Note: This article is a draft of one of the chapters in my upcoming book: Hacking Reality
I love this picture of the little girl, arms crossed over her chest, glaring at an adult just off screen. You can easily guess her thoughts: “You’re not the boss of me.”
I think a great deal of our procrastination comes from an inner child stuck in this attitude of defiant rebellion. They’re confusing us with their parent!
When I decide to get up half an hour early to meditate, or to stop eating wheat, or go to the gym, I’m making that decision from my grown-up, adult perspective. It may be all about self-care and self-love, but essentially I’m stepping into a parental role with myself.
If I happened to grow up with a demanding, critical or domineering parent, there’s a good chance my well-intentioned decision will activate a whole posse of younger selves. I’m unknowingly invoking a total power struggle. One I’m likely to lose.
Other reasons for procrastination might involve feelings of deep inadequacy – instead of rebellion there’s an intense fear of exposure by the younger self. Failure is guaranteed, so why risk everyone finding out how worthless I am by trying something new?
There can also be a fear of losing one’s place in the family system – usually the black sheep. If I try and actually succeed somehow, I won’t fit in anymore and I’ll be abandoned or driven out. I know that probably sounds really weird – who wants to be the black sheep anyway?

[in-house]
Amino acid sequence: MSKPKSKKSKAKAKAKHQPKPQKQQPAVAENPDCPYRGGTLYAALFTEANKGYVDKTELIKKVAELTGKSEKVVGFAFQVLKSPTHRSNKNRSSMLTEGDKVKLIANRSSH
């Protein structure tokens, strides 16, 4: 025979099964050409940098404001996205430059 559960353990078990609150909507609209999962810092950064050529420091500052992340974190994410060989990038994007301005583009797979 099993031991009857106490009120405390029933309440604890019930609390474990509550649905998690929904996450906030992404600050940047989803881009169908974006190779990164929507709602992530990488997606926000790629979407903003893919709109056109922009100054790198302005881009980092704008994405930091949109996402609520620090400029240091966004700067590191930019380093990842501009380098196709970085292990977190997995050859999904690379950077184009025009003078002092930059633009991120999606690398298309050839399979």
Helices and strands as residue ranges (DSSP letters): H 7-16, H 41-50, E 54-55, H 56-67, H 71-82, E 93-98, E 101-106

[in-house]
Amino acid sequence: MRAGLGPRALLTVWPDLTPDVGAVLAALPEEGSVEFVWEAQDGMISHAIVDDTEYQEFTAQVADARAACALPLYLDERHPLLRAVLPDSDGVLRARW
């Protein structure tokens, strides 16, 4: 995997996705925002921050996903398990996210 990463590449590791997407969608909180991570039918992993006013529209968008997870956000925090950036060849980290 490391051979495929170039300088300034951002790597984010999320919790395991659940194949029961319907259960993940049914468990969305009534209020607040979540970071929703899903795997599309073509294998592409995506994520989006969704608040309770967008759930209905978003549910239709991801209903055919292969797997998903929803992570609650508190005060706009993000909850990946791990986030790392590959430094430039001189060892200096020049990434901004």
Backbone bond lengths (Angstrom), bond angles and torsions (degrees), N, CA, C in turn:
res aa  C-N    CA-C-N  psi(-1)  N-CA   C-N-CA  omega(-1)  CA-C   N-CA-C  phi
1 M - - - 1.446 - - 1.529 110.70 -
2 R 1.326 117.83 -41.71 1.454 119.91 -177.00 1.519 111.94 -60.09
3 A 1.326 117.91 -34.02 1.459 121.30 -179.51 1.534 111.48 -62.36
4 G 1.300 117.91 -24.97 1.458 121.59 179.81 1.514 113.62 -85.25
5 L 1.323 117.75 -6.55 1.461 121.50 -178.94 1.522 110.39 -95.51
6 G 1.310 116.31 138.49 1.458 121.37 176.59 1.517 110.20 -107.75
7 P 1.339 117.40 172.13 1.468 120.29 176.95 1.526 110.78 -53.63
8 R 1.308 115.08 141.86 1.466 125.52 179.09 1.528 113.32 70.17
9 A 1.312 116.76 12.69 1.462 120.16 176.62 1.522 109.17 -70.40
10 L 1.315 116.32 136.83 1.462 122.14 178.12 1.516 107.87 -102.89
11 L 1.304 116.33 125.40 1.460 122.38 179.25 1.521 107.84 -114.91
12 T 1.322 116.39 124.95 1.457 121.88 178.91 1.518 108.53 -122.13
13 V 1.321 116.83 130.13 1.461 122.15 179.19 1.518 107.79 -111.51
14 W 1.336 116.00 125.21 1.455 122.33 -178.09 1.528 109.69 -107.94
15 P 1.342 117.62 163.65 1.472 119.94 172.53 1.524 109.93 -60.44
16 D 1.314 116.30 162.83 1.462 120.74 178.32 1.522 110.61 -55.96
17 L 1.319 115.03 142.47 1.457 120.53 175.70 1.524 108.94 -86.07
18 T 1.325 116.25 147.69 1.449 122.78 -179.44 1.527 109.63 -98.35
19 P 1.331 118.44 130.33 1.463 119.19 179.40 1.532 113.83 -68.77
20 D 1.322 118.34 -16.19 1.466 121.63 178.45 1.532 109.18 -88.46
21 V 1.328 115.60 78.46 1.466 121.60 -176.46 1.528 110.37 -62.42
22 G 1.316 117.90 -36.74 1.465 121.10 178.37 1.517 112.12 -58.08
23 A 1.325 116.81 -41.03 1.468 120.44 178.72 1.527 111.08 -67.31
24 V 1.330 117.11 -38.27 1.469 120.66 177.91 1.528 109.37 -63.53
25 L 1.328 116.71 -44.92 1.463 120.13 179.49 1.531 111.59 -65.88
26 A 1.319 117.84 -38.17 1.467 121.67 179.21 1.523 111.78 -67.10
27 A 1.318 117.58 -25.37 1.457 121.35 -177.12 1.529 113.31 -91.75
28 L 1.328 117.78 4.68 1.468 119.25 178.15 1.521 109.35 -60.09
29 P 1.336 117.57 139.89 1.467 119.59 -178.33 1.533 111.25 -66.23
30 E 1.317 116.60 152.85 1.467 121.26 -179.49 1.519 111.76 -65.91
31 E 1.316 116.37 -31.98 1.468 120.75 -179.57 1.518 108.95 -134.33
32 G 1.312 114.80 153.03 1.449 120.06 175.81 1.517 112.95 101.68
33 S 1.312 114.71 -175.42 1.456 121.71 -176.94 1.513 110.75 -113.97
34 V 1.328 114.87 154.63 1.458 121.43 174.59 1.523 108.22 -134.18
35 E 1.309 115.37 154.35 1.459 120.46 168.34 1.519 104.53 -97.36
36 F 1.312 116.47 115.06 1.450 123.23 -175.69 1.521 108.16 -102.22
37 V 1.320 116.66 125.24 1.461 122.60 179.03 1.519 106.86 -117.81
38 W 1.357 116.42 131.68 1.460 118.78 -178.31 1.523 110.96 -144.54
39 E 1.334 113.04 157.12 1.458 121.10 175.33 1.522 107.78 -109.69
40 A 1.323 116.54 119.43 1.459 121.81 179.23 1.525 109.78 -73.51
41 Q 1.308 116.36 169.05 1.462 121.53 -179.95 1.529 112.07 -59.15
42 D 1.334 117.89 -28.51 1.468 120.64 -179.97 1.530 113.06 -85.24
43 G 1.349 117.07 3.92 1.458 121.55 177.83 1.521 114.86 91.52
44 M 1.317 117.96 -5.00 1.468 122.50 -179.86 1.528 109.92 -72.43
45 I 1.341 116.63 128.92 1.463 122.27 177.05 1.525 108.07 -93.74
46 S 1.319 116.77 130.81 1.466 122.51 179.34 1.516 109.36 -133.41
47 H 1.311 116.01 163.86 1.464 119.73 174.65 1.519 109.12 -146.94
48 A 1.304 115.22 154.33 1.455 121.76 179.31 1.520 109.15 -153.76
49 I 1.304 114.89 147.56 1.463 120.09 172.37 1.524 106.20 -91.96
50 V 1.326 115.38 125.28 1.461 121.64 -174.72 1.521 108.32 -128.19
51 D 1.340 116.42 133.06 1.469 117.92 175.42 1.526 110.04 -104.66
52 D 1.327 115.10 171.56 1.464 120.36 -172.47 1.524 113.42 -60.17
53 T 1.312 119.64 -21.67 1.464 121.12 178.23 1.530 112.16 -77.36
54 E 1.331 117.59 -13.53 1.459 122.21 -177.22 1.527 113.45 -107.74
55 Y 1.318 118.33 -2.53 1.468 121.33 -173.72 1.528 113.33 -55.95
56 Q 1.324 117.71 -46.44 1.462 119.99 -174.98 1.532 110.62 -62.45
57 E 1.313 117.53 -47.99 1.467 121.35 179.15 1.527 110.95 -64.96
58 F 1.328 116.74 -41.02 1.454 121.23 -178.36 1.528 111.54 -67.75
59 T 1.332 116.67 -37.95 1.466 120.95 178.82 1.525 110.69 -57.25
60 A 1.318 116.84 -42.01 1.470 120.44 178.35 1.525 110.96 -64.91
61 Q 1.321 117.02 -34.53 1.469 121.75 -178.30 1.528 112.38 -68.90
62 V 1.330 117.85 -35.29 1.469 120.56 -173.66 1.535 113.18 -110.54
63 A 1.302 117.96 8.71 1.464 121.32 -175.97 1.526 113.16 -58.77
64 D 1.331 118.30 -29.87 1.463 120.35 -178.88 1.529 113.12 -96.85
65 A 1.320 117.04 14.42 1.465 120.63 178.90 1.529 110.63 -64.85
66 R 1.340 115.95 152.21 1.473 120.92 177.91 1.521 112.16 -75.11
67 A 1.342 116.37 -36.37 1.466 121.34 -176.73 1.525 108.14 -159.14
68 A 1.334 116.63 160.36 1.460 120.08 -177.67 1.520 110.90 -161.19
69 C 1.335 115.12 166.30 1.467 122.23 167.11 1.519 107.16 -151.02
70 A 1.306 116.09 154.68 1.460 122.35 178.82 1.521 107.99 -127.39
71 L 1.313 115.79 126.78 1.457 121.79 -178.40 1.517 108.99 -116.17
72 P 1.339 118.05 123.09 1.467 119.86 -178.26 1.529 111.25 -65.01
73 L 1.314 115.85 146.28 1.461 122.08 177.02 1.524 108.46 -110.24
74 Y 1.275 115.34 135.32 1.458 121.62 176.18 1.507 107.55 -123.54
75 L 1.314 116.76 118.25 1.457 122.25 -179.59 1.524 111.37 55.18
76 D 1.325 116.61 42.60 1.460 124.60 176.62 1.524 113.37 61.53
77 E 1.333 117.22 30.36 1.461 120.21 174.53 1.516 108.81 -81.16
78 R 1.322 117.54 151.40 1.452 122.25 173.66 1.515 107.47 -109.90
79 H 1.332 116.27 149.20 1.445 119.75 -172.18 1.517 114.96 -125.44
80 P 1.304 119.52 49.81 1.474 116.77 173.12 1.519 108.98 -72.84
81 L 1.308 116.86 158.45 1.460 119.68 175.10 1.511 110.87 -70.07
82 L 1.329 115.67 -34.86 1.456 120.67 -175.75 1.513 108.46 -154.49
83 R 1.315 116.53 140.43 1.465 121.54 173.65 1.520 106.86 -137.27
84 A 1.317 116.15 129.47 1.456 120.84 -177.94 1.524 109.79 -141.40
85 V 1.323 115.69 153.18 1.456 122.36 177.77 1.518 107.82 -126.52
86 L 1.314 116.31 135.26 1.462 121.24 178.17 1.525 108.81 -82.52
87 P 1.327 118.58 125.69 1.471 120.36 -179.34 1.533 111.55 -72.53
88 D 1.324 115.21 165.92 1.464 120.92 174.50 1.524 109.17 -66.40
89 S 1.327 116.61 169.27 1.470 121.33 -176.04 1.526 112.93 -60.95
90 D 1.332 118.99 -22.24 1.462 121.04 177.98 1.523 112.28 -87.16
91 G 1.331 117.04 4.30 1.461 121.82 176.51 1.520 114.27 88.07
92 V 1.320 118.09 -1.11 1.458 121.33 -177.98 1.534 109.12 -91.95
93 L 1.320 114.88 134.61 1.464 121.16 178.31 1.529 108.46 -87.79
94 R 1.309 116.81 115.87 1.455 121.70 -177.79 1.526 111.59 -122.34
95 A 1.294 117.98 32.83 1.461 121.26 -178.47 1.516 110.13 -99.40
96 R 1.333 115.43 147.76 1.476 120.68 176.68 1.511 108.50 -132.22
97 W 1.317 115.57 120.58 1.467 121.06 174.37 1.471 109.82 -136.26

But remember, we’re looking at a very young younger self being activated. They don’t know who we are. They probably register our intentions somehow as coming from a parent or teacher. If procrastination is a big problem in your life, exploring any childhood roots might be really helpful. Much more fruitful than doubling down on the old willpower or beating yourself up.
Here are a few simple questions to ask yourself:
If you answered yes to any of these questions, there’s almost certainly at least one younger self causing your procrastination. But please don’t hate them! They need your help. And helping them will set you free.
Try this: Make a short list of memories related to your answers above. Choose one to work on right now (yes, right now – this is about procrastination, right?). Choose the one that stands out, or that has the most emotional charge when you think about it. And then rate that emotional charge. Not at the time it happened, but right now just remembering it.
On a scale of zero to ten, how much intensity do you have? And what is that intensity about? Is it embarrassment? Anger? Guilt? Some combination of feelings? Whatever you’re feeling, do some good old EFT tapping on it and try to get the intensity level down for that memory. In fact, try to get it down to zero if you can.
And then do so for each of those memories on your list. You may not be able to do all of them right at once, but perhaps 2 or 3 a day until they’re all discharged. By then your procrastination may be a thing of the past! Literally.
One last thing – when I checked back in with Grace a week later I was shocked! She’d actually downloaded some algebra problems off the web and had been doing them for fun!
Copyright Rob Nelson 2018